Thinking Out Loud

December 20, 2011

The Five Dislike Languages

Filed under: family, marriage — Tags: , , , , , , , — paulthinkingoutloud @ 5:51 am

The Five Love Languages by Gary Chapman is a bestselling Christian book which invites readers to understand which type of expression of love their spouse or partner best responds to, and to learn a bit about their own expectations in the process.  Briefly, the five love languages are kind words, spending quality time, thoughtful gifts, acts of service, and physical touch. You can even take a free assessment online to learn where you fit.

But let’s face it, some of us guys are far better at finding out what pushes our spouse’s buttons in the opposite direction.  It’s not so extreme as looking for “five hate languages,” but we’re really good at not expressing love or even like in certain situations:

  1. Ignoring or not hearing — Probably a good one-third of all the things my wife says to me in any given day at best have to be repeated a second time and at worst don’t register with me at all.  It’s not that her concerns are not important to me, it’s just that whatever I’m doing at the time is more important.
  2. Questionable motives — This is when you do something really nice, but it turns out you’re doing it for some deeper reason. Once this mixed motivation surfaces, while transparency can be a good thing, it completely undoes any ‘points’ you think you’re scoring.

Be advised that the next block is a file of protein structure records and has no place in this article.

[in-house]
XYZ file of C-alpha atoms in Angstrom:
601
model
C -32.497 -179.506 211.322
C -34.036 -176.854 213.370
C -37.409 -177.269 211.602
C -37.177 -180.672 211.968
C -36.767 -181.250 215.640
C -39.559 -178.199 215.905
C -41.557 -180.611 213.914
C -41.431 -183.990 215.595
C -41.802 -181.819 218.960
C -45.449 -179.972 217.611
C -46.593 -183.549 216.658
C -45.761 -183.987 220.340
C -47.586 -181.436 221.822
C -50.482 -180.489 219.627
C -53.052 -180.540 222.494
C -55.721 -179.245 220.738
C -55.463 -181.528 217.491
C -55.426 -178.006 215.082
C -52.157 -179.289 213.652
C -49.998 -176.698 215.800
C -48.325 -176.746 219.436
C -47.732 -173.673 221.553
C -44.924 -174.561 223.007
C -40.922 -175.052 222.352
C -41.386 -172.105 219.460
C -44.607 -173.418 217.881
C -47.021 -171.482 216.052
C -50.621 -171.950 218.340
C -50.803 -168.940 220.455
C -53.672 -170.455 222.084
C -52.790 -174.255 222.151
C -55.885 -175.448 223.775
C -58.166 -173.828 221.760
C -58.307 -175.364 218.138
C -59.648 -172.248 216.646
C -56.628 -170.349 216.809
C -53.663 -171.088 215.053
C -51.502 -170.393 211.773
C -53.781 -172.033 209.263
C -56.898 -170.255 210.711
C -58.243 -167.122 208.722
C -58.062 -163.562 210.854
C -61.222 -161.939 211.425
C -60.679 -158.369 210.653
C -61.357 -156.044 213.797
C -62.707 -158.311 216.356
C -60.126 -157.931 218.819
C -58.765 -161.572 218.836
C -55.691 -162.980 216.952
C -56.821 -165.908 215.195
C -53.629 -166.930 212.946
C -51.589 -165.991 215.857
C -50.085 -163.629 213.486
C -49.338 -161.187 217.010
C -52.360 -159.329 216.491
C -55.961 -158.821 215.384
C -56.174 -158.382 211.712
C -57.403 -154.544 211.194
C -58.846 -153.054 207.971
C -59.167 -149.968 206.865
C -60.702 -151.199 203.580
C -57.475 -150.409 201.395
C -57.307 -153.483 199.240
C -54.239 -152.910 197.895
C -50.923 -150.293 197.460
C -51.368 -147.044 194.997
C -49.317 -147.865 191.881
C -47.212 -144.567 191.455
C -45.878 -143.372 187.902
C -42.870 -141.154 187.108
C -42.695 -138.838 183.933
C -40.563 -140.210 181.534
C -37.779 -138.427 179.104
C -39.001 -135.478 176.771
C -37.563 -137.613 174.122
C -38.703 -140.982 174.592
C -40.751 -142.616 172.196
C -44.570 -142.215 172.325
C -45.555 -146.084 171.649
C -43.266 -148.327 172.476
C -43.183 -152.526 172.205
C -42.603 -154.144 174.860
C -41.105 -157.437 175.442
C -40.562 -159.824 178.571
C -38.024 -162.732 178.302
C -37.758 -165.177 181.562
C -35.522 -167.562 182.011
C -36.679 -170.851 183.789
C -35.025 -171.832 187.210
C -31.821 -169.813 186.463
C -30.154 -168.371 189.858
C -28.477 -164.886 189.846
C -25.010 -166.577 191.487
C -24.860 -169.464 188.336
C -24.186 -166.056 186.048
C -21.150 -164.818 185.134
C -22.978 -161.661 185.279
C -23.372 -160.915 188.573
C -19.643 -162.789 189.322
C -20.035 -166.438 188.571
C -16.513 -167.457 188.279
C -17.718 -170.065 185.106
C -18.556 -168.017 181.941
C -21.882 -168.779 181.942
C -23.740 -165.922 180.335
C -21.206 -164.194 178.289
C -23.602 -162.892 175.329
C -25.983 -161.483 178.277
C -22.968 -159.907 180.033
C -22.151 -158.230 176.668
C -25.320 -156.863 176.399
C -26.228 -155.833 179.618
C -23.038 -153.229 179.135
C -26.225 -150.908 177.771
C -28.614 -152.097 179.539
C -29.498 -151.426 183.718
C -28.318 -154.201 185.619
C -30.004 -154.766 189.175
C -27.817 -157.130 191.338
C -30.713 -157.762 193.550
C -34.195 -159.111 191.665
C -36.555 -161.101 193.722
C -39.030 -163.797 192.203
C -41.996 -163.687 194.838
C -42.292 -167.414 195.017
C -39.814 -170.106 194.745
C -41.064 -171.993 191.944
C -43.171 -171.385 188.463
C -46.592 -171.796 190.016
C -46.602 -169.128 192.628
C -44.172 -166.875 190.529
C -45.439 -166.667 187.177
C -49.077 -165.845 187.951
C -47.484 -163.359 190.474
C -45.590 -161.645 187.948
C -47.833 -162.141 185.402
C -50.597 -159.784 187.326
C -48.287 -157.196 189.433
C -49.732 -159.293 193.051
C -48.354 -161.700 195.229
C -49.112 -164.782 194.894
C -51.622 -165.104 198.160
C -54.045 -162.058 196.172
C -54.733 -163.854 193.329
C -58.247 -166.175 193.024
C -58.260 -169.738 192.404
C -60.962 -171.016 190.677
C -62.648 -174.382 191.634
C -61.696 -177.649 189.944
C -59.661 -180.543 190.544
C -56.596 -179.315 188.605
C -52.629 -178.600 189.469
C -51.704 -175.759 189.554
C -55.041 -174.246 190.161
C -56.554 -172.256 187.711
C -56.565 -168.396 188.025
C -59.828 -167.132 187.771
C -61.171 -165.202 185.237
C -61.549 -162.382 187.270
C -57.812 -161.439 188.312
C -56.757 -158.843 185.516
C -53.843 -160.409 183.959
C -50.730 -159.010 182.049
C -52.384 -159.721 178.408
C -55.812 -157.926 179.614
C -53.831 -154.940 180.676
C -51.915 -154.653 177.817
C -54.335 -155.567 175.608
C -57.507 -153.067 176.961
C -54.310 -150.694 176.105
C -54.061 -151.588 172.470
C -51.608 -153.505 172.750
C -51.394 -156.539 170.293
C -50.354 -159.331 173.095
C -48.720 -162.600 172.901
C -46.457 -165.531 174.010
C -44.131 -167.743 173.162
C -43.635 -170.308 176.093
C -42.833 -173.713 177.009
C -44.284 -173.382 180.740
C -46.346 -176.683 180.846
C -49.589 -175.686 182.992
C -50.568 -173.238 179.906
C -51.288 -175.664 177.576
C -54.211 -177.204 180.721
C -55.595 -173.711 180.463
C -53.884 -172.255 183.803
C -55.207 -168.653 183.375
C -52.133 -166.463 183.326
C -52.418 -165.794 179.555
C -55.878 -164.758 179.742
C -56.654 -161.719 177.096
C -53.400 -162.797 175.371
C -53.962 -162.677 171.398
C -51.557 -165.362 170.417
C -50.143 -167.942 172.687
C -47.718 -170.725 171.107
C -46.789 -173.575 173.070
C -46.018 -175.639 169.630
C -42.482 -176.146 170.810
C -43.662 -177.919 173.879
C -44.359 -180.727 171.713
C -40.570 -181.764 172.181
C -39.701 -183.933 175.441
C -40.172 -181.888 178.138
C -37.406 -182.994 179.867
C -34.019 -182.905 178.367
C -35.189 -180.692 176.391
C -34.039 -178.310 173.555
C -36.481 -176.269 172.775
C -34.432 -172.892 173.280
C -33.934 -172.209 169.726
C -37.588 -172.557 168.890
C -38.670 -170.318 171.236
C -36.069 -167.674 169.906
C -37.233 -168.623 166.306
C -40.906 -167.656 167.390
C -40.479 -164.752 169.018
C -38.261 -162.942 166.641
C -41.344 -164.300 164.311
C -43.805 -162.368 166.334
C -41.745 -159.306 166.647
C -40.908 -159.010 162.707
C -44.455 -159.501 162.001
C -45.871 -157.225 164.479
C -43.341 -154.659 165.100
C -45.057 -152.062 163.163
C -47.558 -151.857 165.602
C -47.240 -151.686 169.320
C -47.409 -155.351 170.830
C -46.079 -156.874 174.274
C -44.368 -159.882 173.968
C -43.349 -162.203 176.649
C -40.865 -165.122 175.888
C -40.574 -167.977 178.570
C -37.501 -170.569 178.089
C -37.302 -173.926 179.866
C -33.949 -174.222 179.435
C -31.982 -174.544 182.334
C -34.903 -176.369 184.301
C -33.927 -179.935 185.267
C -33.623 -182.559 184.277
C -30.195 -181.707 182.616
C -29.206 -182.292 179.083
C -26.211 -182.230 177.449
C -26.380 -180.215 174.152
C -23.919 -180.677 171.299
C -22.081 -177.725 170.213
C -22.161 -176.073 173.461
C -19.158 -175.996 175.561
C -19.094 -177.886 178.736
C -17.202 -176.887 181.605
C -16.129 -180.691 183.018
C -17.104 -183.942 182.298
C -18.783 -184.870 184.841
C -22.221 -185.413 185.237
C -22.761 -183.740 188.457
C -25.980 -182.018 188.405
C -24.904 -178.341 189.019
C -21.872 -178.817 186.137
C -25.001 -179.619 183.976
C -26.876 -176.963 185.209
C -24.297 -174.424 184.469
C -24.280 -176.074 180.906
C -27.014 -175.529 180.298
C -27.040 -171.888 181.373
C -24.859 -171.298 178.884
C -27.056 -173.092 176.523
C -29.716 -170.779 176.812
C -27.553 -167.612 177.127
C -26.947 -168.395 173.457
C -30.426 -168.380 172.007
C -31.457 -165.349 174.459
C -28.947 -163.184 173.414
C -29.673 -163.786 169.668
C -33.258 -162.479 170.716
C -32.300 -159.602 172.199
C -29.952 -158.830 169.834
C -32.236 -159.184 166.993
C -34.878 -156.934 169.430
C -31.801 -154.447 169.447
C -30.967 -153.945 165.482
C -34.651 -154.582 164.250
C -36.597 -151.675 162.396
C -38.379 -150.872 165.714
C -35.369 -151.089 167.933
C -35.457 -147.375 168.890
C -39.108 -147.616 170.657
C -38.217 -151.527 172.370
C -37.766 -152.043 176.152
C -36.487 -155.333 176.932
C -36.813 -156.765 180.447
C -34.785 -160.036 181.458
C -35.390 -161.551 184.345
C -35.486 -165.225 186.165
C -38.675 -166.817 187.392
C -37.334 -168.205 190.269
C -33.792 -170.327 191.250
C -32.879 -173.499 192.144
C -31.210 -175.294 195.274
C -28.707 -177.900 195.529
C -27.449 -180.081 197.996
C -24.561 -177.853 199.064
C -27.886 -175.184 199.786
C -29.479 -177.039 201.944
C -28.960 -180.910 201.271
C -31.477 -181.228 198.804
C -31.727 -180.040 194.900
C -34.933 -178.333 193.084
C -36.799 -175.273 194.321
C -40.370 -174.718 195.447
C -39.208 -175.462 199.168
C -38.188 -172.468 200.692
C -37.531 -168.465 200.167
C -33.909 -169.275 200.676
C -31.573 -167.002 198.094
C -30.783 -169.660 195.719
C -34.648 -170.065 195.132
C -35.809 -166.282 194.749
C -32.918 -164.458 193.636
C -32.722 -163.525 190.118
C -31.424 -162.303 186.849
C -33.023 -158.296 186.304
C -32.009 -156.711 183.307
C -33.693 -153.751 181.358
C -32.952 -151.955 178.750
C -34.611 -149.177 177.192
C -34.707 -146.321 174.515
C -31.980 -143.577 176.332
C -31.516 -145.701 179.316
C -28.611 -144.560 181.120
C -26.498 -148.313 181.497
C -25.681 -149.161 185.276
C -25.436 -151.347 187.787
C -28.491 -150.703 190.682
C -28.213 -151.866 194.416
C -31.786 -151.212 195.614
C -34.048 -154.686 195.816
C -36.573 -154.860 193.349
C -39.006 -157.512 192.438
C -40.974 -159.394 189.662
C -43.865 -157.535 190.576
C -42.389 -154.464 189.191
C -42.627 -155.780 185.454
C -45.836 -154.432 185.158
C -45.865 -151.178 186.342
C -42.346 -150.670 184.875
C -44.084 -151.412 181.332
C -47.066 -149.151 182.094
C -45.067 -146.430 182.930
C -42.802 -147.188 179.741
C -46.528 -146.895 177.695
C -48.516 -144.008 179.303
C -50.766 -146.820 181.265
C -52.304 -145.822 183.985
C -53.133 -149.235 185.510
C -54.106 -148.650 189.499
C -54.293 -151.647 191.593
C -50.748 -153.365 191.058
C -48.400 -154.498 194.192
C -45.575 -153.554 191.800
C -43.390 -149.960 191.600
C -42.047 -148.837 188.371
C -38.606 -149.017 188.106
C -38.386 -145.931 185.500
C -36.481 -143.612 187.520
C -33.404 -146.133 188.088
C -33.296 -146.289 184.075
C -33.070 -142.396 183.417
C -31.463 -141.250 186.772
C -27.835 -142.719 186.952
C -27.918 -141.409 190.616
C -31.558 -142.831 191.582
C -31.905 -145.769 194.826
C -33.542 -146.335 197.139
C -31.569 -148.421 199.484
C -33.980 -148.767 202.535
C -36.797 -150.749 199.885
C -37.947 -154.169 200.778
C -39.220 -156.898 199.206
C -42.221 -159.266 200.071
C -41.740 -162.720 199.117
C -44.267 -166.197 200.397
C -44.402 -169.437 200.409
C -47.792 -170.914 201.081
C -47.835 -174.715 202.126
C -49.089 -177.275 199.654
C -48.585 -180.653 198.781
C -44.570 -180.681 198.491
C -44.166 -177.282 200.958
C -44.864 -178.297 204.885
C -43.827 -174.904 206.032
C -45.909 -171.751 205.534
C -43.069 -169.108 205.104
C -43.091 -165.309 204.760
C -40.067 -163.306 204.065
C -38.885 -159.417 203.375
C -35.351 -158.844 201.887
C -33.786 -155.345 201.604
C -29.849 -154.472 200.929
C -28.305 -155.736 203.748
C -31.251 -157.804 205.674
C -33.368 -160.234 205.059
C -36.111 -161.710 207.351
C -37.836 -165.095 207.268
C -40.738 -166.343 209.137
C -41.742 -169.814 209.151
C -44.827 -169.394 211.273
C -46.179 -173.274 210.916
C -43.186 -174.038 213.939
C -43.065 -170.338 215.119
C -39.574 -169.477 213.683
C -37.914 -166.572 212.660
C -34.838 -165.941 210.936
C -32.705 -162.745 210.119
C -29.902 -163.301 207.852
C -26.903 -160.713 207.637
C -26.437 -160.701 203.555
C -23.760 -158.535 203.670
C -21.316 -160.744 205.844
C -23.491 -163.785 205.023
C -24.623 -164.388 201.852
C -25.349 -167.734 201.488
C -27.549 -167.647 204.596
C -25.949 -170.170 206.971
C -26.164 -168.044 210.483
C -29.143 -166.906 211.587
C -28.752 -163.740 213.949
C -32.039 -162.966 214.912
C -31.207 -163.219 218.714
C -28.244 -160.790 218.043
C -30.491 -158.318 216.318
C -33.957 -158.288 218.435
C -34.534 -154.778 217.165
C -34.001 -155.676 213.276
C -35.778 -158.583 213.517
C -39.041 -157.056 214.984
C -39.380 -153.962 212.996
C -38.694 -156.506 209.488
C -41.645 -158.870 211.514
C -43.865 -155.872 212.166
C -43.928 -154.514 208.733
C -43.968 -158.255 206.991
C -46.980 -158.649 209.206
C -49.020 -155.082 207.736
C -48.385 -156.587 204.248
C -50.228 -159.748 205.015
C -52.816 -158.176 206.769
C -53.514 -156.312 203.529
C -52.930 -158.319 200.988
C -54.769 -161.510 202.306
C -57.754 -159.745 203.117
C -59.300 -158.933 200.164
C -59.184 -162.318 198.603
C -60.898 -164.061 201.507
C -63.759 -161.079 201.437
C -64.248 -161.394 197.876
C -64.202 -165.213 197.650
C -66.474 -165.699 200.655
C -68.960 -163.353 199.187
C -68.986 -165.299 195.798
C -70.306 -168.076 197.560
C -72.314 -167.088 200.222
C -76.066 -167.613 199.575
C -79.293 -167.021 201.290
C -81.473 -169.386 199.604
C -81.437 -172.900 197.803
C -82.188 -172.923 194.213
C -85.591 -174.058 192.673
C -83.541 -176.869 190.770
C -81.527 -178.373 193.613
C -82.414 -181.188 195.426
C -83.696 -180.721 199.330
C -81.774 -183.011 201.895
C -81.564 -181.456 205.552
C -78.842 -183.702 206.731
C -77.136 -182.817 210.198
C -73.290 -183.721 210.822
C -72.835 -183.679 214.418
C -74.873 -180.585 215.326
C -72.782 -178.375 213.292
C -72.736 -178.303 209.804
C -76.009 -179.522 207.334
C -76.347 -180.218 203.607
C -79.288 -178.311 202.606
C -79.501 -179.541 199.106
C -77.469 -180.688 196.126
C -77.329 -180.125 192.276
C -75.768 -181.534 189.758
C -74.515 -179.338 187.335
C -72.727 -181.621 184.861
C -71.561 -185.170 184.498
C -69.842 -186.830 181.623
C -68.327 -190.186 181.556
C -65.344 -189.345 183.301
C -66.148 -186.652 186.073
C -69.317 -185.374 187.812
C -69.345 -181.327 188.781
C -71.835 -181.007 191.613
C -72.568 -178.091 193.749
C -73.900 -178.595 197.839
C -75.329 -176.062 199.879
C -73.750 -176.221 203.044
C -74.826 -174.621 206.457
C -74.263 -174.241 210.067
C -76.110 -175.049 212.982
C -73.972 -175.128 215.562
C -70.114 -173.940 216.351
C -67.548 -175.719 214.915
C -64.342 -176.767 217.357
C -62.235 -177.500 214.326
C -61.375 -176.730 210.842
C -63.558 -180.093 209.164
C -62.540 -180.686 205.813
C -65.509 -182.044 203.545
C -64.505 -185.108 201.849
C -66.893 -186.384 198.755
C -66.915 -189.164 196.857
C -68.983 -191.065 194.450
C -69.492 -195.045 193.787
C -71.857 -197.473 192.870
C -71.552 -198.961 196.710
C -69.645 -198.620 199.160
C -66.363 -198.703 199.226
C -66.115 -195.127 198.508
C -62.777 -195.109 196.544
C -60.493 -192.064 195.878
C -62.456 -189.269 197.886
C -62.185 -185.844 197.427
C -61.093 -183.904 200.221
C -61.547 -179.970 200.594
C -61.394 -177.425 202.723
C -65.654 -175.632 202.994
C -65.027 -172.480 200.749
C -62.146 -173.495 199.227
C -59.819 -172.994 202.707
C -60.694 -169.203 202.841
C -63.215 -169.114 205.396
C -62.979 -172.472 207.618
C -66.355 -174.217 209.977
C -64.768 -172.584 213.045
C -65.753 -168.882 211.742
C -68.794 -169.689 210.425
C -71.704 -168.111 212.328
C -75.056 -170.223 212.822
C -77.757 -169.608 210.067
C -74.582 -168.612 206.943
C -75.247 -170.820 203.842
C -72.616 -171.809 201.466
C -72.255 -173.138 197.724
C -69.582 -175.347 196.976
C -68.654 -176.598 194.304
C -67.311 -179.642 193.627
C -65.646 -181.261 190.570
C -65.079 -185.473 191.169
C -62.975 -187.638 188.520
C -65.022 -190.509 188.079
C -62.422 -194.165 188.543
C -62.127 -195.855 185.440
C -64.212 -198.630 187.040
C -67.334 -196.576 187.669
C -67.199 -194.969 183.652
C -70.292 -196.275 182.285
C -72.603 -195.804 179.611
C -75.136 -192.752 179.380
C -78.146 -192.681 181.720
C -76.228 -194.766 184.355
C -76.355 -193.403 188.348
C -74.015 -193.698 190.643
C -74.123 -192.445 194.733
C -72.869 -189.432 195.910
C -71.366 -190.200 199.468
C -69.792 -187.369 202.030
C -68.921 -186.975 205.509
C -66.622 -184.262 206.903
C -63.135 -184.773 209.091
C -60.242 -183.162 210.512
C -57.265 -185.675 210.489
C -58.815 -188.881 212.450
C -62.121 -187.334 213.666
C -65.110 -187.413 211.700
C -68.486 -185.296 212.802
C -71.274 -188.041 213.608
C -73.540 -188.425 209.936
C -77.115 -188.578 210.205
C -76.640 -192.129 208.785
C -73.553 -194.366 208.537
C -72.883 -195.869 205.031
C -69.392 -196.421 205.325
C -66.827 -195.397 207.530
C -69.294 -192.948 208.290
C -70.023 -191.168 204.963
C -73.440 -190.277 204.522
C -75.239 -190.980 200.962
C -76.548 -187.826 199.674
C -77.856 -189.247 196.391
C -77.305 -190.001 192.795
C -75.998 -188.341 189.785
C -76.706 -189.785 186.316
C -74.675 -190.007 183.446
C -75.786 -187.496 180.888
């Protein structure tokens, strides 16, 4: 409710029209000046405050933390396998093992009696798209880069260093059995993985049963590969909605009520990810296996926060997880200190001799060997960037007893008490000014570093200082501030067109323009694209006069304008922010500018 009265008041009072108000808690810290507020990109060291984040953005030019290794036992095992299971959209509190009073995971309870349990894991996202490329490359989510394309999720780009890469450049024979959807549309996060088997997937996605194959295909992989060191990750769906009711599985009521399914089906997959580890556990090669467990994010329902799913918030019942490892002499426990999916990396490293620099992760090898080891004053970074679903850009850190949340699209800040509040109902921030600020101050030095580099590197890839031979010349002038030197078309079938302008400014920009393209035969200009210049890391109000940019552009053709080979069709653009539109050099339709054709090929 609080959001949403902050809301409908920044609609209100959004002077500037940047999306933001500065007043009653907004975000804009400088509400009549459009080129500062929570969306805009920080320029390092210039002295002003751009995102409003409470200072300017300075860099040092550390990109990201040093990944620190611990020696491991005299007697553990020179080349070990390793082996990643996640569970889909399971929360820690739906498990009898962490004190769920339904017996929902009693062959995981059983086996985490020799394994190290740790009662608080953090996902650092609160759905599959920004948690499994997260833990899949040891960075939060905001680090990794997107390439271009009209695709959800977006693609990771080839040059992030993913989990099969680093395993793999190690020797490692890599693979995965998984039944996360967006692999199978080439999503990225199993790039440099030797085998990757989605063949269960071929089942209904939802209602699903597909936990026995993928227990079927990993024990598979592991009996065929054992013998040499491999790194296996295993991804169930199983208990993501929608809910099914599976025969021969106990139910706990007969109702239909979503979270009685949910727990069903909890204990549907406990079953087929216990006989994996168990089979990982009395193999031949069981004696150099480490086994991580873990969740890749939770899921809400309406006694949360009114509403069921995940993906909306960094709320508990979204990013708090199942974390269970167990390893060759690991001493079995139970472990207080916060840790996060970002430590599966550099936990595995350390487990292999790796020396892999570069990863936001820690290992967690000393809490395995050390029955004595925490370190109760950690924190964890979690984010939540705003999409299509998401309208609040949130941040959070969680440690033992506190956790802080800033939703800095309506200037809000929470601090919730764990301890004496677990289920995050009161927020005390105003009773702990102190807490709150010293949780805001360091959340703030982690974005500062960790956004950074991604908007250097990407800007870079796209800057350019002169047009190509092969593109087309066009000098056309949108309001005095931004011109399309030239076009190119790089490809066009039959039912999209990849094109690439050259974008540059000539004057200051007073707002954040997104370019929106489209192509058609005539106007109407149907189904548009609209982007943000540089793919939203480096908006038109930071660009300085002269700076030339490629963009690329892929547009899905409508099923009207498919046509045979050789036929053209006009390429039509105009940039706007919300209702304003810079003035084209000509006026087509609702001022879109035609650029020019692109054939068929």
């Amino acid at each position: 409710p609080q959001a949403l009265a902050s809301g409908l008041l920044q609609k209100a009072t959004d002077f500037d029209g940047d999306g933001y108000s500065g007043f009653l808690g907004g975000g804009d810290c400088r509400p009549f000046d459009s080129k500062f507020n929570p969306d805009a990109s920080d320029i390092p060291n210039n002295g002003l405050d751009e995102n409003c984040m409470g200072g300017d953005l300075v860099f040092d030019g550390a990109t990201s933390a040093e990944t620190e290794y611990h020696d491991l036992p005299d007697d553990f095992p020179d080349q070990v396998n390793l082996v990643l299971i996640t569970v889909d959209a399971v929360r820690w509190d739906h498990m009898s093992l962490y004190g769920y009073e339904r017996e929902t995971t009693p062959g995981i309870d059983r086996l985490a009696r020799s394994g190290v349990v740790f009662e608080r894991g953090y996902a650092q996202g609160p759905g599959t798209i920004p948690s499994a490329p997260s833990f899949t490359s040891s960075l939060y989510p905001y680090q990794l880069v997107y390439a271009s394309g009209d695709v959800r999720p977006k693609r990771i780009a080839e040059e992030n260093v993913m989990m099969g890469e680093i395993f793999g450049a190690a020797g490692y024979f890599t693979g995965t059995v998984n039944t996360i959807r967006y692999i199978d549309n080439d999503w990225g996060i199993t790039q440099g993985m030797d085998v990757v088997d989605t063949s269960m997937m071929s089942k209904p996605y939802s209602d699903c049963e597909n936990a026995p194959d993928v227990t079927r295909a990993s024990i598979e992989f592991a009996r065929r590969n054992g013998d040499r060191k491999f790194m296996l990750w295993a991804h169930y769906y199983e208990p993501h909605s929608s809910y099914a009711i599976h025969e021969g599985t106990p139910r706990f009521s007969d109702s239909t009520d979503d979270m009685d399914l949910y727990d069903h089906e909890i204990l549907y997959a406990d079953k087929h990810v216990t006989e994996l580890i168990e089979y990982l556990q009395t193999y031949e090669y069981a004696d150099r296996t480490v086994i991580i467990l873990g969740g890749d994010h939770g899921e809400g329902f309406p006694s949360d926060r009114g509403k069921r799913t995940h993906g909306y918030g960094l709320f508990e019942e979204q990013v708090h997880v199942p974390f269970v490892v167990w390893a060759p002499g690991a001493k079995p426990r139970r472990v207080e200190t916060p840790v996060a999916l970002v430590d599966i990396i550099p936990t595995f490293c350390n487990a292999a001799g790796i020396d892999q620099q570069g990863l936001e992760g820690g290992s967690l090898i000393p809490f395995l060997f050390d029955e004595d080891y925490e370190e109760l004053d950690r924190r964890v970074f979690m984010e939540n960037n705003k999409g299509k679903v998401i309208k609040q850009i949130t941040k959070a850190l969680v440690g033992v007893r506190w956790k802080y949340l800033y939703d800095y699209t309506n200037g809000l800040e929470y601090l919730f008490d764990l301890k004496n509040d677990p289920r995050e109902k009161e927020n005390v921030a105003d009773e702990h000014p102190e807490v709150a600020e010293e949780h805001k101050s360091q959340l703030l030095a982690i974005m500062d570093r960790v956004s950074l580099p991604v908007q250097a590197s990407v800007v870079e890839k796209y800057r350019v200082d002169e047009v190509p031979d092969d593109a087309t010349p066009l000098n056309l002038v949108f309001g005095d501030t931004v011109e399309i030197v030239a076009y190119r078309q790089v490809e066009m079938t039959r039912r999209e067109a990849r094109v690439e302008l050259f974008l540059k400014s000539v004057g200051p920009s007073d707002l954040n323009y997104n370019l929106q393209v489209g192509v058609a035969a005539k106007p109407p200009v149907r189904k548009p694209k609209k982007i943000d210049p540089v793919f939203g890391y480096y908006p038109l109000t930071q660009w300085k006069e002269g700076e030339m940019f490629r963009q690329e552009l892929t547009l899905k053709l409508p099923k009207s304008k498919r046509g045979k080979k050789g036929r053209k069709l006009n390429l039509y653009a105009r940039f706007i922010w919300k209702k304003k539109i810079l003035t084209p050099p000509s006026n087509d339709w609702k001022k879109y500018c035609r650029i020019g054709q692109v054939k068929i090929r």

3. Not sharing the experience — My wife has invested herself over the years in a number of hobbies and interests that she has invited me to participate in, but for various reasons the subjects or activities have never grabbed me. Later, I will wish I had done together what she did apart.
  4. Being helpless — Often we get into patterns where we feign ineptness or defer to the other person’s expertise, when in fact, we could have pushed the load halfway ourselves. Or something like that. Don’t make me explain this one, okay?
  5. Telling the other person what they like — A sort of opposite to #3, this one involves imposing your personal tastes and interests on someone who hasn’t demonstrated the least affection for that subject. “But honey, you’ll love the Indy 500! Powerful cars going around and around and around all day long!”

With help from Mrs. W., we came up with these fairly quickly on Sunday night.  What did we leave out?

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1 Comment »

  1. #4 helpless includes withdrawal and hope the other person will take initiative to ask you to share.

    Comment by Brian — December 20, 2011 @ 11:42 am


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